According to orders made by the Federal Court of Australia this week, the matter relating to the major bank’s alleged breaches of the anti-money laundering/counter-terrorism funding (AML/CTF) regime will be referred to mediation.
The Australian Transaction Reports and Analysis Centre (AUSTRAC) last year initiated civil penalty proceedings in the Federal Court against the Commonwealth Bank of Australia (CBA) for “serious and systemic non-compliance” with anti-money laundering and counter-terrorism laws.
It is alleged that the bank breached AML/CTF on a plethora of occasions — with CBA having admitted 11 of the allegations already, including the late reporting of 53,506 threshold transaction reports.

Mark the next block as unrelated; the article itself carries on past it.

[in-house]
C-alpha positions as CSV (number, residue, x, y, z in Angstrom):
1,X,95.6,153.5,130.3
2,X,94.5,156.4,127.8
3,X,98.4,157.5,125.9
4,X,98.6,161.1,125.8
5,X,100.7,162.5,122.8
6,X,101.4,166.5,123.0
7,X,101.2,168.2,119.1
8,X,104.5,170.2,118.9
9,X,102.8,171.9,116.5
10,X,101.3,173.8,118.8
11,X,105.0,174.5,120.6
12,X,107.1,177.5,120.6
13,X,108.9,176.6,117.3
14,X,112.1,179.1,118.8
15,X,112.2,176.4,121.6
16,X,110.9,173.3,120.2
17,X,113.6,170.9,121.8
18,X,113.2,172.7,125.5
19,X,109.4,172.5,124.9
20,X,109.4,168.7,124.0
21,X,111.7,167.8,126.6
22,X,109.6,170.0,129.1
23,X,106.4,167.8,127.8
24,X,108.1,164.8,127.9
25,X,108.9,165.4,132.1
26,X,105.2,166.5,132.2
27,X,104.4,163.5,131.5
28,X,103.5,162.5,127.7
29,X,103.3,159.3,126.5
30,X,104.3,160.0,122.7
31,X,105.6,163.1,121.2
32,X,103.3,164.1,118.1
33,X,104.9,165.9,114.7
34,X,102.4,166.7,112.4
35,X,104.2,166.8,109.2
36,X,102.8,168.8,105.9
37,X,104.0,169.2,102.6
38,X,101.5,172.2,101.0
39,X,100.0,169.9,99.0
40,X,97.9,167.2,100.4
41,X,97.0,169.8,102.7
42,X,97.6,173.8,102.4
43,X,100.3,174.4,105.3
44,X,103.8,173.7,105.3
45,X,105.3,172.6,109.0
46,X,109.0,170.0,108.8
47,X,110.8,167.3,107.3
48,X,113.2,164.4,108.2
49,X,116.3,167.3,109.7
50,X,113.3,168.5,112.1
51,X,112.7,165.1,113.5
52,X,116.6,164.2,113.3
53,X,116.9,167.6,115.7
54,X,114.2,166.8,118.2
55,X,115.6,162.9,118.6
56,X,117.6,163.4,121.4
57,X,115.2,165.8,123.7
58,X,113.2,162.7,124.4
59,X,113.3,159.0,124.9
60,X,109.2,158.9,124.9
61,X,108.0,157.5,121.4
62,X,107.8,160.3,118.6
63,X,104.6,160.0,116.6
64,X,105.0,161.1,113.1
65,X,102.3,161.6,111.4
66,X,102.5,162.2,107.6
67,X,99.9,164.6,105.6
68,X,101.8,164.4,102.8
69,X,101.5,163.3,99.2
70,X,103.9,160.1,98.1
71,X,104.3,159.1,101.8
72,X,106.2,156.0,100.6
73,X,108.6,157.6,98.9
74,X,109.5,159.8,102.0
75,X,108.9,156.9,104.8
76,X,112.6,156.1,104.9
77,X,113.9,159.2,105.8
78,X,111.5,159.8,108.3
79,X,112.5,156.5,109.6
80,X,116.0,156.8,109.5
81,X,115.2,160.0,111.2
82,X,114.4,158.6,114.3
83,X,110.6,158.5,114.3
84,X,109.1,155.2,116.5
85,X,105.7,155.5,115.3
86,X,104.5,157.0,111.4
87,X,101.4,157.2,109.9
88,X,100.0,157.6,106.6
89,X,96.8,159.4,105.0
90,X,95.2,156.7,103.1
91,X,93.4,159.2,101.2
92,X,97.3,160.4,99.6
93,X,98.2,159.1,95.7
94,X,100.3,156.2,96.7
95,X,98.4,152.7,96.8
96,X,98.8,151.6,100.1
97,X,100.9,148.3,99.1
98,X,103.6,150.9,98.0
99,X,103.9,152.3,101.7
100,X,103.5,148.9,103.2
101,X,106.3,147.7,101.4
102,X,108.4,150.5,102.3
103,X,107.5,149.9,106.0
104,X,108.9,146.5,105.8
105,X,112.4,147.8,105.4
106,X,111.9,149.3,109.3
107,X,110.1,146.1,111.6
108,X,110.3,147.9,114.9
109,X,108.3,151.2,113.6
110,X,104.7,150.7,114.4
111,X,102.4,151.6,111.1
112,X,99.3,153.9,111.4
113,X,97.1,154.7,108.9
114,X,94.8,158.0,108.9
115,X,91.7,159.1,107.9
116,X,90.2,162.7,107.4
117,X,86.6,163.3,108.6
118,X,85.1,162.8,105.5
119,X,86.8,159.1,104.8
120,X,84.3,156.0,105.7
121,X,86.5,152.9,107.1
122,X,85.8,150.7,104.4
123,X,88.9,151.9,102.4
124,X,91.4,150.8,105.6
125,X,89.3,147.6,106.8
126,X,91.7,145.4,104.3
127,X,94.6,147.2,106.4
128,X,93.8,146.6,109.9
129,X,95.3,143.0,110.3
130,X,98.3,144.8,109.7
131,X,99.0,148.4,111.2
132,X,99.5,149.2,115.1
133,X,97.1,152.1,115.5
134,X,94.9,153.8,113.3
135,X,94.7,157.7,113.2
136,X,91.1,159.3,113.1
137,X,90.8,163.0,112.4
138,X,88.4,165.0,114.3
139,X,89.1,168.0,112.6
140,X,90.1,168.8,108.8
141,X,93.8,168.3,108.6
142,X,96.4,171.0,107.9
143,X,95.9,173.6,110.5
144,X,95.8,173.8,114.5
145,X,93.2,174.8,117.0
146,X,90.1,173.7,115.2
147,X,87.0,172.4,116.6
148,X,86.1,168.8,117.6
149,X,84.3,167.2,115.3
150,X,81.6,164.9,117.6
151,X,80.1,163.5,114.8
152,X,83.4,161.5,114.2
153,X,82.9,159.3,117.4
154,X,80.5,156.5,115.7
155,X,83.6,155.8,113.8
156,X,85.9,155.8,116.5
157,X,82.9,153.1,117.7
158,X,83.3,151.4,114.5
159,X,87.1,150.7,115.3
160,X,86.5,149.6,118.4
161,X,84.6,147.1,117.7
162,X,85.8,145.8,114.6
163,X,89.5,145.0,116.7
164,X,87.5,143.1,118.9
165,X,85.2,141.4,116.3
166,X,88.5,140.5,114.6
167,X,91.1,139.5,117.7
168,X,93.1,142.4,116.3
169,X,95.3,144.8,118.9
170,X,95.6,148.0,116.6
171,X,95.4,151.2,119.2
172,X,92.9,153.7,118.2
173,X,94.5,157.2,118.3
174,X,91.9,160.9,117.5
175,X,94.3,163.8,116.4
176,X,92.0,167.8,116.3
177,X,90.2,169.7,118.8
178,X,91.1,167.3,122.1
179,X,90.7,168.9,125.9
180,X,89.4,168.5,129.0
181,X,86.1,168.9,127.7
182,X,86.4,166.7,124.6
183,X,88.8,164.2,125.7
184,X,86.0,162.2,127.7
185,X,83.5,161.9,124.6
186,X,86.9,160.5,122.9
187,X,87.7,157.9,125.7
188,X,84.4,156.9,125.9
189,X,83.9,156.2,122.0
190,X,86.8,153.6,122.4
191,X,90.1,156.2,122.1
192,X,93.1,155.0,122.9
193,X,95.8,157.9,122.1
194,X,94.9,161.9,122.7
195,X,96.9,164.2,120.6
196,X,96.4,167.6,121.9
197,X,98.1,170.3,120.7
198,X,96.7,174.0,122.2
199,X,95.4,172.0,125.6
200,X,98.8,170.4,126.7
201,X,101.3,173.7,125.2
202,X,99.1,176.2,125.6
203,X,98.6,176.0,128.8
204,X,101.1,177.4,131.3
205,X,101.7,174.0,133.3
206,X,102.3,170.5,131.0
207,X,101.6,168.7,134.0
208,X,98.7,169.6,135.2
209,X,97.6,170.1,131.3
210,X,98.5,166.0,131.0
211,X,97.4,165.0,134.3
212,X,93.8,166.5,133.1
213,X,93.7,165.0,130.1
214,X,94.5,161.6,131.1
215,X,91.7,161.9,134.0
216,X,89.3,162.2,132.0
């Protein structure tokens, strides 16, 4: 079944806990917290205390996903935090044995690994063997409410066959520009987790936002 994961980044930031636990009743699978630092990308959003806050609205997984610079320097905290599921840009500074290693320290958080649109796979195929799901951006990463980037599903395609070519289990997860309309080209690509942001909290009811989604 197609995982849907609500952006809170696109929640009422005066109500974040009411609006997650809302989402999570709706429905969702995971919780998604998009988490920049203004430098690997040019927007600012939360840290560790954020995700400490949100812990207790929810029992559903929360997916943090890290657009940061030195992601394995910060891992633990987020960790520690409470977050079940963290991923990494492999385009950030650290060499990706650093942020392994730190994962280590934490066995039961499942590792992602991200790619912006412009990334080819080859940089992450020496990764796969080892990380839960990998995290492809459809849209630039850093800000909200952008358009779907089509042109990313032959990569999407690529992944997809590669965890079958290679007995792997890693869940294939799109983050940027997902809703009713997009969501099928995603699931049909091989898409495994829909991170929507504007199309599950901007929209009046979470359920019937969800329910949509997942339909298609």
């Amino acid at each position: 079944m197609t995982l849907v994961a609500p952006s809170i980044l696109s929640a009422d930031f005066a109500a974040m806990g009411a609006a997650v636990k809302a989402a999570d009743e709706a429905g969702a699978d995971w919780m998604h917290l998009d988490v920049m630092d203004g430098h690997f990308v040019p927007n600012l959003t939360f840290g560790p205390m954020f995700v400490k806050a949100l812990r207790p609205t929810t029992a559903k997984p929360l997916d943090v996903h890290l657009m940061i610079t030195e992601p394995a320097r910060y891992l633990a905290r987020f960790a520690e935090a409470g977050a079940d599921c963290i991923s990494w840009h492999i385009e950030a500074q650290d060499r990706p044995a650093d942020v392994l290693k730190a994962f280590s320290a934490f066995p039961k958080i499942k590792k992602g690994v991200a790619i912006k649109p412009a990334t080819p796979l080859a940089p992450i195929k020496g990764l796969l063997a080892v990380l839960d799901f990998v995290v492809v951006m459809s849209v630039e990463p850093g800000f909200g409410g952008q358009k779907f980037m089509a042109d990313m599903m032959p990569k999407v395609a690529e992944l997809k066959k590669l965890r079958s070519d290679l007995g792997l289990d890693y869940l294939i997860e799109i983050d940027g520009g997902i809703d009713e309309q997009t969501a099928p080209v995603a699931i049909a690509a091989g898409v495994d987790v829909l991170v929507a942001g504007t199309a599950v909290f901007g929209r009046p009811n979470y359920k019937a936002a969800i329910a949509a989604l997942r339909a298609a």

If the bank were to be charged the maximum penalty for each of the breaches, it could be fined more than $1 trillion.
However, CBA has argued that the breaches should be considered a “single course of conduct”.
While CBA has admitted some breaches, it has rejected 89 of 100 additional charges laid at its feet by AUSTRAC in December.
The Federal Court has given orders that AUSTRAC file and serve any reply to the amended defence by 6 April 2018 and set a timetable for evidence in the proceedings should the mediation be unsuccessful.
The mediation is expected to occur no later than 25 May 2018, with a further case management hearing to be held on 7 December 2018.
[Related: CBA denies new AUSTRAC allegations]
Annie Kane is the editor of Mortgage Business.
As well as writing news and features on the Australian mortgage market, financial regulation, fintechs and the wider lending market – Annie is also a regular contributor to the Mortgage Business Uncut podcast.
Before joining Momentum Media in 2016, Annie wrote for a range of business and consumer titles, including The Guardian (Australia), BBC Music Magazine, Elle (Australia), BBC Countryfile, BBC Homes & Antiques, and Resource magazine.